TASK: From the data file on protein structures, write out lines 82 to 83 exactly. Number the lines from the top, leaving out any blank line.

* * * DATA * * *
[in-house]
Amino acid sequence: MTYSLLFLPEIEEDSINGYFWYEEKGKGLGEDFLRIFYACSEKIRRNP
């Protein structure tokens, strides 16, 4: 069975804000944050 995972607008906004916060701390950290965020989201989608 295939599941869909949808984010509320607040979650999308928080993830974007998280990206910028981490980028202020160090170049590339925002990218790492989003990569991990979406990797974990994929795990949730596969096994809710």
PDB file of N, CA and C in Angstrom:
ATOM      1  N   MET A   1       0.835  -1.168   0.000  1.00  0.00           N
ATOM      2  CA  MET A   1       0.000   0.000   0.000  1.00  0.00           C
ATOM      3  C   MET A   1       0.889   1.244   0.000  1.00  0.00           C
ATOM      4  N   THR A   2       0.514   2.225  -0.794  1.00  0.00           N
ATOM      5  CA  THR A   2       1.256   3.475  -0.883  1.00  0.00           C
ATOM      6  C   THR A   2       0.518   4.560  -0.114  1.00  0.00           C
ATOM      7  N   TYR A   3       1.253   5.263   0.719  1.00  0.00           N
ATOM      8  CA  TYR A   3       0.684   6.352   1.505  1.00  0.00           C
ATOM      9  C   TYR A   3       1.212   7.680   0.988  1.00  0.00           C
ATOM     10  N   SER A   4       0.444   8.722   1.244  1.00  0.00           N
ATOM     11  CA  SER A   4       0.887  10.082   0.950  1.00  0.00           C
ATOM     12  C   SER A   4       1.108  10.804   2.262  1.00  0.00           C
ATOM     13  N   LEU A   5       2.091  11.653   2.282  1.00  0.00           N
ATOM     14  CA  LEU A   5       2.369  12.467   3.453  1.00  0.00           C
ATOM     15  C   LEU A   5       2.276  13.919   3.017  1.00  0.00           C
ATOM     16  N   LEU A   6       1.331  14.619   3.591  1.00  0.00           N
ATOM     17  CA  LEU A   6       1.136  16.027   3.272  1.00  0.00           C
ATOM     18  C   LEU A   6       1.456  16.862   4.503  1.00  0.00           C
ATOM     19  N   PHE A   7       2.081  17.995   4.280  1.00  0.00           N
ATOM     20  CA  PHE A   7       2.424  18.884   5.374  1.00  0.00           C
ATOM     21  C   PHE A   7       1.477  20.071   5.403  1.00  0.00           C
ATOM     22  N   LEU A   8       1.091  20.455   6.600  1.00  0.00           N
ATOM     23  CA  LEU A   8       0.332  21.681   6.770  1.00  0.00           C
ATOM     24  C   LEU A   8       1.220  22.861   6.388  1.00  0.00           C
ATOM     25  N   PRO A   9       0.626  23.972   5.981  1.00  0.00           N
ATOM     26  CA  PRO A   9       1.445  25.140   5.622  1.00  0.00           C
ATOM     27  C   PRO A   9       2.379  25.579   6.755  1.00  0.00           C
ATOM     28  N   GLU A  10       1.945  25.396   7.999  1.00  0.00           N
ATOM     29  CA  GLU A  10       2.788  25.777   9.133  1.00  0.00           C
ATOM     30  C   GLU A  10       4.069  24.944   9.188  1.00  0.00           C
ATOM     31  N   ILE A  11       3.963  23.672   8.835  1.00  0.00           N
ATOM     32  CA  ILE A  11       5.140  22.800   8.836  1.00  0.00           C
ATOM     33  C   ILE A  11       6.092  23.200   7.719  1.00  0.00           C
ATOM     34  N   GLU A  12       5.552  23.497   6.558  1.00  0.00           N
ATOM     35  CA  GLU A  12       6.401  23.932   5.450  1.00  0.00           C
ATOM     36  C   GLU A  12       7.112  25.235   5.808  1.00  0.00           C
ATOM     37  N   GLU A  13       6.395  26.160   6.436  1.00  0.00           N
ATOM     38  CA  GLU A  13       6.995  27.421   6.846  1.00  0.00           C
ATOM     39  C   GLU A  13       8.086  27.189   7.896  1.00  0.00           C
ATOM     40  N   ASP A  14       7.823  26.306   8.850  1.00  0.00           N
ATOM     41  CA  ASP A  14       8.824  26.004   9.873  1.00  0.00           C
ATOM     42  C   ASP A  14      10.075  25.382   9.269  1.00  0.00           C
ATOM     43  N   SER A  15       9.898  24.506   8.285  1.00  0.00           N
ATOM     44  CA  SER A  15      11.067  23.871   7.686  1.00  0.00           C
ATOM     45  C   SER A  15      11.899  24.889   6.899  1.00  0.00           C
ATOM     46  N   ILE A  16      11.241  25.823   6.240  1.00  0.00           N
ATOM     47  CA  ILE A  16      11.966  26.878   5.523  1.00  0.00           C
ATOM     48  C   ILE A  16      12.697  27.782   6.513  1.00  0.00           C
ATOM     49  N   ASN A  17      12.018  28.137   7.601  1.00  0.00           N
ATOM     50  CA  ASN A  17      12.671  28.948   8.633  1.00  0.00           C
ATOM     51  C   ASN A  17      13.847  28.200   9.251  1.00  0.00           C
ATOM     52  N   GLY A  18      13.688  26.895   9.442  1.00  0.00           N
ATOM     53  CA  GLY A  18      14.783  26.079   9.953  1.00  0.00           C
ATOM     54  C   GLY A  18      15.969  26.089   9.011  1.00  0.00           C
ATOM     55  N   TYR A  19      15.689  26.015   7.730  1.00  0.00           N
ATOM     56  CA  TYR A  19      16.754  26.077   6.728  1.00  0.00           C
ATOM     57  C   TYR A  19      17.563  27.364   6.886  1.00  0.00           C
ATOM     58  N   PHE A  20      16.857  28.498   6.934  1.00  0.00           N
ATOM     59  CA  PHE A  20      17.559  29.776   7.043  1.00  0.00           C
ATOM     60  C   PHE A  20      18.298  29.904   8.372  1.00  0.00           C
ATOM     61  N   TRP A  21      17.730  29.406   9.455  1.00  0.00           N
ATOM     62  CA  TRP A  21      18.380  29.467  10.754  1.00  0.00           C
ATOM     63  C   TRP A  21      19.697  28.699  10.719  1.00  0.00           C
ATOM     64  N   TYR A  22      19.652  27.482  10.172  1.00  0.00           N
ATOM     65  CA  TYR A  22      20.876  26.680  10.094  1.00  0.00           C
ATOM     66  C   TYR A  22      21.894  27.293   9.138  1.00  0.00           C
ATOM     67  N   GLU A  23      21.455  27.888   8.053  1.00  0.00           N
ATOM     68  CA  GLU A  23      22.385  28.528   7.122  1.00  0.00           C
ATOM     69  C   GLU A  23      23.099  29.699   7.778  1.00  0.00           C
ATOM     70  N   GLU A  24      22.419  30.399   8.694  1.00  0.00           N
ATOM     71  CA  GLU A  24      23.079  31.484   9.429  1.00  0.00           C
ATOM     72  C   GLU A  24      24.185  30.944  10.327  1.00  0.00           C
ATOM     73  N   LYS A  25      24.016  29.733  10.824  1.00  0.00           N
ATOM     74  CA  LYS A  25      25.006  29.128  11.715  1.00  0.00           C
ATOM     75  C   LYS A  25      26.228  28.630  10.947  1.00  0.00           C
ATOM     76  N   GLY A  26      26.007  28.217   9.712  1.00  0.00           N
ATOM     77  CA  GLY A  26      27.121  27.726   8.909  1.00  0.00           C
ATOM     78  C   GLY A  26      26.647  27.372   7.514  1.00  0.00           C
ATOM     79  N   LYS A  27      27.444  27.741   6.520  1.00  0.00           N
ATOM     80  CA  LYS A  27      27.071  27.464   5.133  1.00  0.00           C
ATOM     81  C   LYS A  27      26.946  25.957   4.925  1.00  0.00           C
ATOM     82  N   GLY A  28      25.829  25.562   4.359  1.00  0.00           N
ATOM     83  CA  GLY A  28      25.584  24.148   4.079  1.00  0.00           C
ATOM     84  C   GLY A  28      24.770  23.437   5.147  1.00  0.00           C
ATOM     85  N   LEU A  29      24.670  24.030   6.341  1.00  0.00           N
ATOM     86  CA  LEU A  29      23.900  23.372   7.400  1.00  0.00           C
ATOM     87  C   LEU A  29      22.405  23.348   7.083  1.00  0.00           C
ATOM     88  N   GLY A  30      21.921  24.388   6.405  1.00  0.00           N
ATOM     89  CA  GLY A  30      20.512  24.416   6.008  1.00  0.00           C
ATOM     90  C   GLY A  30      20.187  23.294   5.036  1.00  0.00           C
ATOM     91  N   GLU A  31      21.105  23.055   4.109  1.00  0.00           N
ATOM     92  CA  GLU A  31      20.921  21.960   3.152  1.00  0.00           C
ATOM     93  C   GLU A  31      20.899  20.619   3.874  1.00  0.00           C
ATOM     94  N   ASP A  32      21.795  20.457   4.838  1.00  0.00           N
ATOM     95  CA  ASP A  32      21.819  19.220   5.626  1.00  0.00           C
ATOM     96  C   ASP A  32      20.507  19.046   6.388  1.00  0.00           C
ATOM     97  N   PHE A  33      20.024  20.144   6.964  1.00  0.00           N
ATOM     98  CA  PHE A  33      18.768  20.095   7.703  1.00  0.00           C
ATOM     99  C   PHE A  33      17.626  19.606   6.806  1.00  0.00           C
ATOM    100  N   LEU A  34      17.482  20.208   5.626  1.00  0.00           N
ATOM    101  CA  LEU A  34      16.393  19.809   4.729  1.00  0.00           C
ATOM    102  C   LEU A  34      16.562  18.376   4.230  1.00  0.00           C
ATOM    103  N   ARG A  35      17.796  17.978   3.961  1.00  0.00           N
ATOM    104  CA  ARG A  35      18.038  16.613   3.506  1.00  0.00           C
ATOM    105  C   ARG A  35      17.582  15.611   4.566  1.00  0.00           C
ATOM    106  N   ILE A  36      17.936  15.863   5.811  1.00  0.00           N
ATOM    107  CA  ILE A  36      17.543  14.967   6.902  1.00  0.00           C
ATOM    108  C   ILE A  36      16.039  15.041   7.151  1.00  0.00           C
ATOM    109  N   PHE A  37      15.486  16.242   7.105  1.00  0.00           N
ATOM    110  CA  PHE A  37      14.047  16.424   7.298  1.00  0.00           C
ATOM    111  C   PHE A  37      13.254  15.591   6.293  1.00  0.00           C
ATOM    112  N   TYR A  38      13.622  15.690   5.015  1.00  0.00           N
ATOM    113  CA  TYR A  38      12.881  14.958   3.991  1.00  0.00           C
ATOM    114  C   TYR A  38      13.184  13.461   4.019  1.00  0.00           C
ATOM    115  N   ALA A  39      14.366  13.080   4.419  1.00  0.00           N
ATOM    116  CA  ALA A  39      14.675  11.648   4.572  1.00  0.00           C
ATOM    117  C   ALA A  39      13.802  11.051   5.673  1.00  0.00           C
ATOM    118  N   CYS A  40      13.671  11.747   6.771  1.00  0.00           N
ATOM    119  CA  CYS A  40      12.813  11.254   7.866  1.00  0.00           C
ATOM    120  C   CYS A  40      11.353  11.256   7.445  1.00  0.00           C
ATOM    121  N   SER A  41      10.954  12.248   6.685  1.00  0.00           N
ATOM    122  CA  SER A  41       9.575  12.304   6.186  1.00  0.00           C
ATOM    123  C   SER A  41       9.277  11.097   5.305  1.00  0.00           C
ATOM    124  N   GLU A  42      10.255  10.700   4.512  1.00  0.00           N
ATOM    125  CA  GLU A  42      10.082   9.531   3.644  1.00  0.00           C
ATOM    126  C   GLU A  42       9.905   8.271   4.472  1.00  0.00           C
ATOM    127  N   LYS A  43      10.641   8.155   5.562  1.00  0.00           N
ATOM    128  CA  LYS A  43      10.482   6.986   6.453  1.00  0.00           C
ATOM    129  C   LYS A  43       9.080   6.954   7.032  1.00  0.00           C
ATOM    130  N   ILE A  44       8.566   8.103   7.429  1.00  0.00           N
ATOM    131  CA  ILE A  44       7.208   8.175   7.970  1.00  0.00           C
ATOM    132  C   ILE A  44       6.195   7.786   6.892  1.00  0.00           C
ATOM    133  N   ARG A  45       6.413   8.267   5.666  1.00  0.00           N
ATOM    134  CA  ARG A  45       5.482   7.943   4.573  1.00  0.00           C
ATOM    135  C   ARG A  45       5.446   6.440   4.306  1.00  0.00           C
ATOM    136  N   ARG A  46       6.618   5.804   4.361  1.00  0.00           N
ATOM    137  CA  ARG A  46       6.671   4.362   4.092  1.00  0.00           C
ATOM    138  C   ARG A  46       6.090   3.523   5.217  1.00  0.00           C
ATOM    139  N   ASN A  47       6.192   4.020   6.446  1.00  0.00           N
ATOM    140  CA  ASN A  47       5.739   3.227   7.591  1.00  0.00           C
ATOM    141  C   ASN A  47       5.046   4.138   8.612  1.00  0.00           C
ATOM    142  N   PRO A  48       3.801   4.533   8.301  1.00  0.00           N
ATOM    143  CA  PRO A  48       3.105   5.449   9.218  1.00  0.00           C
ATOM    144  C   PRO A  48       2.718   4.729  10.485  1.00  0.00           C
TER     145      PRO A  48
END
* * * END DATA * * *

ATOM     78  C   GLY A  26      26.647  27.372   7.514  1.00  0.00           C
ATOM     79  N   LYS A  27      27.444  27.741   6.520  1.00  0.00           N